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**Unformatted text preview: **CEE 304 - UNCERTAINTY ANALYSIS IN ENGINEERING 1998 Final Exam
Wed., December 16, 1998 (revised '01) Exam is open notes and open—book.
It lasts 150 minutes and there are 150 points. SHOW WORK! 1. (8 points) On July 28th, 1997, torrential rains pounded Fort Collins, Colorado,
devastating parts of the town and the CSU campus. 8 inches of rain fell in a 24-
hour period. Assume that in a 24-hour period there is a 1% chance of rainfall
exceeding 4.8 inches, and a 50% probability of rainfall exceeding 2.5 inches. If
rainfall depths have a GUMBEL distribution, what is the probability of actually
seeing 8.0 inches of rain or more in a 24 hour period. Conceptually, is a Gumbel
distribution a reasonable model for rainfall? 2. (12 points) A structural engineer is concerned with the possible wind force on
the side of a tall building. The total force F depends on the angle of the wind
which determines the effective area A, and the wind speed W, such that F =
A*W. Assume that A and W are independent random variables, and both are
lognormally distributed. If the mean and standard deviation of A are 50 and 15,
and W has median 120 and coefficient of variation 0.80, what are the mean and
standard deviation of the total force F on the structure? 3. (15 points) An engineer believes that a random variable X has a cumulative
distribution function Fx(x) = 1 - 2.718 exp[ — (kx+1)3 1 for 0 < x. You have a random sample of n independent observations { X1, X2, , Xn}. a) What nonlinear algebraic equation needs to be solved to find the
maximum likelihood estimator of k?
b) What are advantages and disadvantages of maximum likelihood
estimators relative to method-of—moments estimators?
c) Why would one ever use a BIASED estimator? Sounds stupid! 4. (8 points) Suppose that after the fall semester, you are asked to organize a
survey to determine how satisfied students were with CEE 304. You can get a
class list which has students' colleges and year. You do not have a lot of time, so
you do not want to try to contact every student. What might be a good sampling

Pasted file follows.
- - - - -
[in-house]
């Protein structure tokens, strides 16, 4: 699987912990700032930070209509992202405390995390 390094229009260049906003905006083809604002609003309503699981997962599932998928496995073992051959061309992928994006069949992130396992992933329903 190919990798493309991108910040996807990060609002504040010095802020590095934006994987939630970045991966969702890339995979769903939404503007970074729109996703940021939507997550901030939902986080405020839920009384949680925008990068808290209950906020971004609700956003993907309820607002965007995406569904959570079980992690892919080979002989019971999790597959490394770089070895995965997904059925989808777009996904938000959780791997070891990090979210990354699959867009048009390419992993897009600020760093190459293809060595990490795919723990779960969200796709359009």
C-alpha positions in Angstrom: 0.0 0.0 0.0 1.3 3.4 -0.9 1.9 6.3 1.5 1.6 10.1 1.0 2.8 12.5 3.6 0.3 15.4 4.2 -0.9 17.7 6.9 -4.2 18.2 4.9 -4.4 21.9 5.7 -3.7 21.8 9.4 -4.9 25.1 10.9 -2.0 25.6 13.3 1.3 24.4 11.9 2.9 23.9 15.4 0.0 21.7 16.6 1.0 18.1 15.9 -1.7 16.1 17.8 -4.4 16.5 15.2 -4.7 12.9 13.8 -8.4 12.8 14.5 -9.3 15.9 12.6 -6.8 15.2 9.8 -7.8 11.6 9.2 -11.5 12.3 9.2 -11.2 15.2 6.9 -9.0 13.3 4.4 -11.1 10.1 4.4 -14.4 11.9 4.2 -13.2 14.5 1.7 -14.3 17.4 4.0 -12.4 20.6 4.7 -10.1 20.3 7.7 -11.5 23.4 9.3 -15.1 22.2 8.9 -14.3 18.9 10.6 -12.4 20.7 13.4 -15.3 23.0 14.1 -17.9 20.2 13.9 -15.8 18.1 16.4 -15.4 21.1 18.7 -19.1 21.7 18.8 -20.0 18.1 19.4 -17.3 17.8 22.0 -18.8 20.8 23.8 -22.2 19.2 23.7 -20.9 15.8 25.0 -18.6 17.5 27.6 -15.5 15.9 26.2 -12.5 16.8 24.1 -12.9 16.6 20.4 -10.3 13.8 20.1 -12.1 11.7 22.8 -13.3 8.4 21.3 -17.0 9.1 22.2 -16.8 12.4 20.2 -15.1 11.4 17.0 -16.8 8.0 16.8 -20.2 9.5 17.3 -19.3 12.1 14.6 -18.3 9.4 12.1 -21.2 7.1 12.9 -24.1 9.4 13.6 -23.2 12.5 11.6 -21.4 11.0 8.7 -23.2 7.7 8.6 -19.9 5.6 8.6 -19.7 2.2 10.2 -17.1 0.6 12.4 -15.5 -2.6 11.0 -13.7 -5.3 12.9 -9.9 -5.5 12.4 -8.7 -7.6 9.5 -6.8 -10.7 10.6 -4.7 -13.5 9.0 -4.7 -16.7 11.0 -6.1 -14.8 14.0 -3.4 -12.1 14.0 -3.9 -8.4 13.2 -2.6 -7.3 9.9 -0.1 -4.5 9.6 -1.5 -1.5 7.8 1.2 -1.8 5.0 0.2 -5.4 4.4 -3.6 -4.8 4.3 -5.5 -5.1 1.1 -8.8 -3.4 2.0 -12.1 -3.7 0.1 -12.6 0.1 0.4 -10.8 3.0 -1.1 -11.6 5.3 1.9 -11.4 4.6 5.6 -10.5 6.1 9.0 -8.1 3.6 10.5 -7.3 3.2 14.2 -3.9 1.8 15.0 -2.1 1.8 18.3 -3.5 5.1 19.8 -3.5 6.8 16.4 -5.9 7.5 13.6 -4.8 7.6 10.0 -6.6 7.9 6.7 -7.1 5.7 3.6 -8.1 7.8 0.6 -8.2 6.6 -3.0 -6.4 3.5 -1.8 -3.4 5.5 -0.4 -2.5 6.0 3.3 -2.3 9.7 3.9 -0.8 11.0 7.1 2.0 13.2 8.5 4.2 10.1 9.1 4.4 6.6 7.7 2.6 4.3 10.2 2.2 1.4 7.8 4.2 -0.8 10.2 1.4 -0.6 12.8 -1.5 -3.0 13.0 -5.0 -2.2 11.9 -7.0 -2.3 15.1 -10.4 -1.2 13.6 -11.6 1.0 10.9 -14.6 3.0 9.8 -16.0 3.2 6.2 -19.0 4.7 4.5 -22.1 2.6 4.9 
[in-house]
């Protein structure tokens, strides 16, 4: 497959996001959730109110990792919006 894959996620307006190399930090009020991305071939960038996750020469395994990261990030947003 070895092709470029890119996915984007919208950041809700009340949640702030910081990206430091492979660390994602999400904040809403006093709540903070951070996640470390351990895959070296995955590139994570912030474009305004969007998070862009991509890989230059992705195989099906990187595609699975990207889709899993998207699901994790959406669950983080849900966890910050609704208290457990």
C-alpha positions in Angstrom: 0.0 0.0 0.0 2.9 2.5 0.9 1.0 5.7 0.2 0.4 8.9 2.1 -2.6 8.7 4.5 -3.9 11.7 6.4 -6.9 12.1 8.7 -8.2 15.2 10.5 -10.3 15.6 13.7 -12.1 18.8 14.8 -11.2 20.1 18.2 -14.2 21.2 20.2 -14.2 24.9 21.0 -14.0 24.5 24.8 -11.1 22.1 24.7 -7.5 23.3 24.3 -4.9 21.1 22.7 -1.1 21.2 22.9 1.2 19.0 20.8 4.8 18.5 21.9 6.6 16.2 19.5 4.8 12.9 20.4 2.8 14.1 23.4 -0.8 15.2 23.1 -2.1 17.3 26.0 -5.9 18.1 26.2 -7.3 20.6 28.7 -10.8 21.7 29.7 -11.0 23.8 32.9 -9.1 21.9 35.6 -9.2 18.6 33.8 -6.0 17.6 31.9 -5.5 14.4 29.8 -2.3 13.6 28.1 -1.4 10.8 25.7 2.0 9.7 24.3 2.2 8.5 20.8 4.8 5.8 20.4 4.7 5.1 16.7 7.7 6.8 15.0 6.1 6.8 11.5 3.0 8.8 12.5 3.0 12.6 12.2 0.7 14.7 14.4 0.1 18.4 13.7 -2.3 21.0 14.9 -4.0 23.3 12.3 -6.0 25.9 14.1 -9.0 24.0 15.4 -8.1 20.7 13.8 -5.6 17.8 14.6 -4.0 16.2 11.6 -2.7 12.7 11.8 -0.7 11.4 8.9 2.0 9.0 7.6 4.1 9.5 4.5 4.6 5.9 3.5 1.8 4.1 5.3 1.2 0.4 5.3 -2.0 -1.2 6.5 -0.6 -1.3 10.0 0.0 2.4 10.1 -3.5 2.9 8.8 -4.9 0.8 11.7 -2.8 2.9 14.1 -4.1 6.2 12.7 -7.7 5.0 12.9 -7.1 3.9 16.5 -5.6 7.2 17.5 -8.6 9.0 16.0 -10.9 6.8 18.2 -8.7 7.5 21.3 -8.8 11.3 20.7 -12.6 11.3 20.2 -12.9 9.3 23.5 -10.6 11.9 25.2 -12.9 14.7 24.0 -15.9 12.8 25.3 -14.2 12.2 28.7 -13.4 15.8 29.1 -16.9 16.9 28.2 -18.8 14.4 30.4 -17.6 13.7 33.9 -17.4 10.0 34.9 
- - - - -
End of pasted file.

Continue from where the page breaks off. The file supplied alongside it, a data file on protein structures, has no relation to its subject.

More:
plan? What biases could occur with a bad plan and why? How might the ideas
of stratified sampling be employed to reduce the variance of your estimator? CEE 304 - UNCERTAINTY ANALYSIS IN ENGINEERING 1998 Final Exam
Wed., December 16, 1998 (revised ‘01) 5. (14 points) Prof. Stedinger continues to work on Cryptosporidium oocyst
sampling problems. A lab tech is searching through a large sample of water to
find an oocyst. Assume that the concentration of oocysts is 10 per 100 liters of
water. (Use a Poisson process model in a—b-c.) a) What is the mean and standard deviation of the number of oocysts she
would expect to ﬁnd in a 50 liter sample? b) What is the mean and standard deviation of the volume of water she
needs to search to find 20 oocysts? c) What is the probability of finding at least 1 oocyst in a 10 liter sample?
(1) Why might a Poisson process model be appropriate for this problem? 6. (4 pts) A charcoal filter removes chlorinated hydrocarbons from drinking
water. An environmental engineer collected 20 independent samples of water
that passed through such a filter. The average of the 20 observed removal rates
was i = 99.42% with sample standard deviation 3 = 0.16%. Assuming that the measurements are normally distributed about the true removal rate u, compute
a 95% confidence interval for u. 7. (8 pts) For the filter described in problem 6, the manufacturer claims that the
product should remove at least 99% of the chlorinated hydrocarbons. Use the
fact that in 14 of the 20 samples the calculated removal rate exceeded 99% to
evaluate the manufacturer's claim.
a) What are the appropriate hypotheses?
b) What is the rejection region for a 5% test?
c) What is the p-value for the observed sample?
d) If the probability is 0.75 that the measured removal rate exceeds 99%, what is the probability the test in b) accepts the null hypothesis?
e) What is the probability the test in b) accepts the null hypothesis when it is true? 8. (14 pts) Several students are uncertain about the value of cramming before